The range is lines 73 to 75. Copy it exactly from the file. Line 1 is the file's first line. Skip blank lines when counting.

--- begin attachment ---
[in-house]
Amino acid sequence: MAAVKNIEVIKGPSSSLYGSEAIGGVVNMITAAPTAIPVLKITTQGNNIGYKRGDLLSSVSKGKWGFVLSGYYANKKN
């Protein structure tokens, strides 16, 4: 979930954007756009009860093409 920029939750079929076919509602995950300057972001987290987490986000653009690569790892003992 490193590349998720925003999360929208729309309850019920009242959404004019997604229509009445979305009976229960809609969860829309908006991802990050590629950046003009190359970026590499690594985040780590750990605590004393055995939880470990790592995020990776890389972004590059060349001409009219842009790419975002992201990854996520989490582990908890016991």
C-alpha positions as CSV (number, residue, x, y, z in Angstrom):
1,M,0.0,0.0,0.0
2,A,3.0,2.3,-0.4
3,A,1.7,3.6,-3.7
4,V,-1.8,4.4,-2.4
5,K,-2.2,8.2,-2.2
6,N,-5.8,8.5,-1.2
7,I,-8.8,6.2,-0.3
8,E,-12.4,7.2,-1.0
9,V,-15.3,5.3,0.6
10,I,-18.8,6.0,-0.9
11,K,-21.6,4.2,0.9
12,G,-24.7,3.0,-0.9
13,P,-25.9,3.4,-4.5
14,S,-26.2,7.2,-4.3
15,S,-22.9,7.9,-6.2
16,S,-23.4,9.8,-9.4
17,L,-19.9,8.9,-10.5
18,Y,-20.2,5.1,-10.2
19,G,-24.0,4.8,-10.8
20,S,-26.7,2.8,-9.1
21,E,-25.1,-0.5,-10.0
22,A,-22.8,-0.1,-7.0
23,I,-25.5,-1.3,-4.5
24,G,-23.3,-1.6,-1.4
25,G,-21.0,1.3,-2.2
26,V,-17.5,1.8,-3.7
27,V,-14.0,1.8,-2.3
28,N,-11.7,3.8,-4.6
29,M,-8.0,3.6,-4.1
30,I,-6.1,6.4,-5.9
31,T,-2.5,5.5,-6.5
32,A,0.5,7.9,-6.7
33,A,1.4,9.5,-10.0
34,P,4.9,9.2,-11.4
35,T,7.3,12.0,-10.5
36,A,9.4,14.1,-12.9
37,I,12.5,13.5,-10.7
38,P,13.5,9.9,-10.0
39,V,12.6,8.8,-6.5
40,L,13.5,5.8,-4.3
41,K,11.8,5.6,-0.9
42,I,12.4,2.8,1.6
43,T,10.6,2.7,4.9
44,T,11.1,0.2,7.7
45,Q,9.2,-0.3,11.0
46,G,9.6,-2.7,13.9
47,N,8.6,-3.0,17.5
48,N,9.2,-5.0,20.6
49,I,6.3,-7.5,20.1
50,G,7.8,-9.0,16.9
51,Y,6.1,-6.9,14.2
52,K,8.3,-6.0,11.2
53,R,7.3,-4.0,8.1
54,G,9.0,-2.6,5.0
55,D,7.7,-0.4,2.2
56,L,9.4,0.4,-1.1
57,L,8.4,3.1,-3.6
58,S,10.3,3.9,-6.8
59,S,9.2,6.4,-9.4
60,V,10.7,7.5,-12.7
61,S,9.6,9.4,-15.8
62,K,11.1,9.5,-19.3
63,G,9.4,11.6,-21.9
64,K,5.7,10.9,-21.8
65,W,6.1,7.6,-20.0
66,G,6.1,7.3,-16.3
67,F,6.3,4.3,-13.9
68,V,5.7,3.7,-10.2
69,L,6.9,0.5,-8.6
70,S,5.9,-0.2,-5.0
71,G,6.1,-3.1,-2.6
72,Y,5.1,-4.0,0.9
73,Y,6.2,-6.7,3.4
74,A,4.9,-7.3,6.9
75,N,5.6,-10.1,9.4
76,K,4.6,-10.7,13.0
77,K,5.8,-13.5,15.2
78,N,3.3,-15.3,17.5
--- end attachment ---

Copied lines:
69,L,6.9,0.5,-8.6
70,S,5.9,-0.2,-5.0
71,G,6.1,-3.1,-2.6